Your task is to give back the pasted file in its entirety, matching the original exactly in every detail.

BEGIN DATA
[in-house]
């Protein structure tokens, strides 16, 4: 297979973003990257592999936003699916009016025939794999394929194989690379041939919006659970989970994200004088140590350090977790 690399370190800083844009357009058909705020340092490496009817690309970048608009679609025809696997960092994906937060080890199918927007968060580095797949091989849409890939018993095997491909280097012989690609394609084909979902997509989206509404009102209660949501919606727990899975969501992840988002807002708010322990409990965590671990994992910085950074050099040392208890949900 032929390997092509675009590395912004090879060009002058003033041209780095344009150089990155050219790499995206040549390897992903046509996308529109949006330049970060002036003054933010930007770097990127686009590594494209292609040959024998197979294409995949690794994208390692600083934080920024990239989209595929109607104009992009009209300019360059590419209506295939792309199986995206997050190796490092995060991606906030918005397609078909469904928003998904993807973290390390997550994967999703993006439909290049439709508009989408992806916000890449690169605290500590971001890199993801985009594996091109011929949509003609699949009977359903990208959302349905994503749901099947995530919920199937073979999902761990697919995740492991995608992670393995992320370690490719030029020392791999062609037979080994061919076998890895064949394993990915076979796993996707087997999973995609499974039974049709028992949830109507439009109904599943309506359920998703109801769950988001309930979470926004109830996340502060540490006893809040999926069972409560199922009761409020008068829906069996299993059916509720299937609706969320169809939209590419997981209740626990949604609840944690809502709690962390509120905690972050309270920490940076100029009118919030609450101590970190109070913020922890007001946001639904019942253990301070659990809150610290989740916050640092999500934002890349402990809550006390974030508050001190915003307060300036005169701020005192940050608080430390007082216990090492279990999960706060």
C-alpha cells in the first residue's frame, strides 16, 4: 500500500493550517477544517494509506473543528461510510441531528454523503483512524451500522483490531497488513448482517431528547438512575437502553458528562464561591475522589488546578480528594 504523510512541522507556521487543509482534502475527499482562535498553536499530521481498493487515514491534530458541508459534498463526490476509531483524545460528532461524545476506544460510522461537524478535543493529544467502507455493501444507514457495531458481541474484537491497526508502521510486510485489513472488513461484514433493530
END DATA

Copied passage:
[in-house]
């Protein structure tokens, strides 16, 4: 297979973003990257592999936003699916009016025939794999394929194989690379041939919006659970989970994200004088140590350090977790 690399370190800083844009357009058909705020340092490496009817690309970048608009679609025809696997960092994906937060080890199918927007968060580095797949091989849409890939018993095997491909280097012989690609394609084909979902997509989206509404009102209660949501919606727990899975969501992840988002807002708010322990409990965590671990994992910085950074050099040392208890949900 032929390997092509675009590395912004090879060009002058003033041209780095344009150089990155050219790499995206040549390897992903046509996308529109949006330049970060002036003054933010930007770097990127686009590594494209292609040959024998197979294409995949690794994208390692600083934080920024990239989209595929109607104009992009009209300019360059590419209506295939792309199986995206997050190796490092995060991606906030918005397609078909469904928003998904993807973290390390997550994967999703993006439909290049439709508009989408992806916000890449690169605290500590971001890199993801985009594996091109011929949509003609699949009977359903990208959302349905994503749901099947995530919920199937073979999902761990697919995740492991995608992670393995992320370690490719030029020392791999062609037979080994061919076998890895064949394993990915076979796993996707087997999973995609499974039974049709028992949830109507439009109904599943309506359920998703109801769950988001309930979470926004109830996340502060540490006893809040999926069972409560199922009761409020008068829906069996299993059916509720299937609706969320169809939209590419997981209740626990949604609840944690809502709690962390509120905690972050309270920490940076100029009118919030609450101590970190109070913020922890007001946001639904019942253990301070659990809150610290989740916050640092999500934002890349402990809550006390974030508050001190915003307060300036005169701020005192940050608080430390007082216990090492279990999960706060």
C-alpha cells in the first residue's frame, strides 16, 4: 500500500493550517477544517494509506473543528461510510441531528454523503483512524451500522483490531497488513448482517431528547438512575437502553458528562464561591475522589488546578480528594 504523510512541522507556521487543509482534502475527499482562535498553536499530521481498493487515514491534530458541508459534498463526490476509531483524545460528532461524545476506544460510522461537524478535543493529544467502507455493501444507514457495531458481541474484537491497526508502521510486510485489513472488513461484514433493530